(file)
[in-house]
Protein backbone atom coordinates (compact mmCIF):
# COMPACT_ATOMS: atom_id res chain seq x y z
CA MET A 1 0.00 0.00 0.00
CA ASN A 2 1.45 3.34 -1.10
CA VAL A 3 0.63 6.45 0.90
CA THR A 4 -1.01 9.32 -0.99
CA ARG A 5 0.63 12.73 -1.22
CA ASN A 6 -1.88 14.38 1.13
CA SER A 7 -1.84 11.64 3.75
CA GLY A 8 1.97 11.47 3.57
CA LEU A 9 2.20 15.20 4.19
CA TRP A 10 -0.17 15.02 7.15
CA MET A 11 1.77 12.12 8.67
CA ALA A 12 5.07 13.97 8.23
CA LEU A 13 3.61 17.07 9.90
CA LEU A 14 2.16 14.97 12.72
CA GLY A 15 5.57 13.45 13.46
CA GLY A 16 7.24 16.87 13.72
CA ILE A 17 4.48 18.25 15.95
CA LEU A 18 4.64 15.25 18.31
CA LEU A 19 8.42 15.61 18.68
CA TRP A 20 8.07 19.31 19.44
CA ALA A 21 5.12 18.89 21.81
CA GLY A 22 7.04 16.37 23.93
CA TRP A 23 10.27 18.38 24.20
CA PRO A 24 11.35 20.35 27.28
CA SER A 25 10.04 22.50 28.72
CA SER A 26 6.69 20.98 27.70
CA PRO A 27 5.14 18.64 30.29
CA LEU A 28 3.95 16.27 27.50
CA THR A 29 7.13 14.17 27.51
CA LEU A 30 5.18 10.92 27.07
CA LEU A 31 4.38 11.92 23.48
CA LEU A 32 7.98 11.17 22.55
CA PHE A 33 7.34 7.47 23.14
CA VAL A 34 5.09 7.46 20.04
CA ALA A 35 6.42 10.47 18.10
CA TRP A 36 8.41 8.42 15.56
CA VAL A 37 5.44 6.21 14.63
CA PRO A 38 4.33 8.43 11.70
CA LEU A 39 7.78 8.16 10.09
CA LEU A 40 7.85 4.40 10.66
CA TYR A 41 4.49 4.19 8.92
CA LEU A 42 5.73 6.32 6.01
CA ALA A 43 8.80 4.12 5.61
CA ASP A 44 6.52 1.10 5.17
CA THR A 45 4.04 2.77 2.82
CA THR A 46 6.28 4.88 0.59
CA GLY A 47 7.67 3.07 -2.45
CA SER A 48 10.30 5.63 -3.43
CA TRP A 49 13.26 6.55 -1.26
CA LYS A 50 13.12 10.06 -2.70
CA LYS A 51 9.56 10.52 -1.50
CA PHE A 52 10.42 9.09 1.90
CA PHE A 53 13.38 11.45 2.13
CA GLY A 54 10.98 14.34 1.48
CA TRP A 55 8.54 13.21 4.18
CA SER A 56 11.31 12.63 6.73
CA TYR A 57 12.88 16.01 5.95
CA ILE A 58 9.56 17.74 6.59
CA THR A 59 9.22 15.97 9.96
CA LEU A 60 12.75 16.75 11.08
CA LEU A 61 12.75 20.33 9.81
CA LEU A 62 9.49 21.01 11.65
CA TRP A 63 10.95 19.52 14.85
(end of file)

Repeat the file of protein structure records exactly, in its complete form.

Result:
[in-house]
Protein backbone atom coordinates (compact mmCIF):
# COMPACT_ATOMS: atom_id res chain seq x y z
CA MET A 1 0.00 0.00 0.00
CA ASN A 2 1.45 3.34 -1.10
CA VAL A 3 0.63 6.45 0.90
CA THR A 4 -1.01 9.32 -0.99
CA ARG A 5 0.63 12.73 -1.22
CA ASN A 6 -1.88 14.38 1.13
CA SER A 7 -1.84 11.64 3.75
CA GLY A 8 1.97 11.47 3.57
CA LEU A 9 2.20 15.20 4.19
CA TRP A 10 -0.17 15.02 7.15
CA MET A 11 1.77 12.12 8.67
CA ALA A 12 5.07 13.97 8.23
CA LEU A 13 3.61 17.07 9.90
CA LEU A 14 2.16 14.97 12.72
CA GLY A 15 5.57 13.45 13.46
CA GLY A 16 7.24 16.87 13.72
CA ILE A 17 4.48 18.25 15.95
CA LEU A 18 4.64 15.25 18.31
CA LEU A 19 8.42 15.61 18.68
CA TRP A 20 8.07 19.31 19.44
CA ALA A 21 5.12 18.89 21.81
CA GLY A 22 7.04 16.37 23.93
CA TRP A 23 10.27 18.38 24.20
CA PRO A 24 11.35 20.35 27.28
CA SER A 25 10.04 22.50 28.72
CA SER A 26 6.69 20.98 27.70
CA PRO A 27 5.14 18.64 30.29
CA LEU A 28 3.95 16.27 27.50
CA THR A 29 7.13 14.17 27.51
CA LEU A 30 5.18 10.92 27.07
CA LEU A 31 4.38 11.92 23.48
CA LEU A 32 7.98 11.17 22.55
CA PHE A 33 7.34 7.47 23.14
CA VAL A 34 5.09 7.46 20.04
CA ALA A 35 6.42 10.47 18.10
CA TRP A 36 8.41 8.42 15.56
CA VAL A 37 5.44 6.21 14.63
CA PRO A 38 4.33 8.43 11.70
CA LEU A 39 7.78 8.16 10.09
CA LEU A 40 7.85 4.40 10.66
CA TYR A 41 4.49 4.19 8.92
CA LEU A 42 5.73 6.32 6.01
CA ALA A 43 8.80 4.12 5.61
CA ASP A 44 6.52 1.10 5.17
CA THR A 45 4.04 2.77 2.82
CA THR A 46 6.28 4.88 0.59
CA GLY A 47 7.67 3.07 -2.45
CA SER A 48 10.30 5.63 -3.43
CA TRP A 49 13.26 6.55 -1.26
CA LYS A 50 13.12 10.06 -2.70
CA LYS A 51 9.56 10.52 -1.50
CA PHE A 52 10.42 9.09 1.90
CA PHE A 53 13.38 11.45 2.13
CA GLY A 54 10.98 14.34 1.48
CA TRP A 55 8.54 13.21 4.18
CA SER A 56 11.31 12.63 6.73
CA TYR A 57 12.88 16.01 5.95
CA ILE A 58 9.56 17.74 6.59
CA THR A 59 9.22 15.97 9.96
CA LEU A 60 12.75 16.75 11.08
CA LEU A 61 12.75 20.33 9.81
CA LEU A 62 9.49 21.01 11.65
CA TRP A 63 10.95 19.52 14.85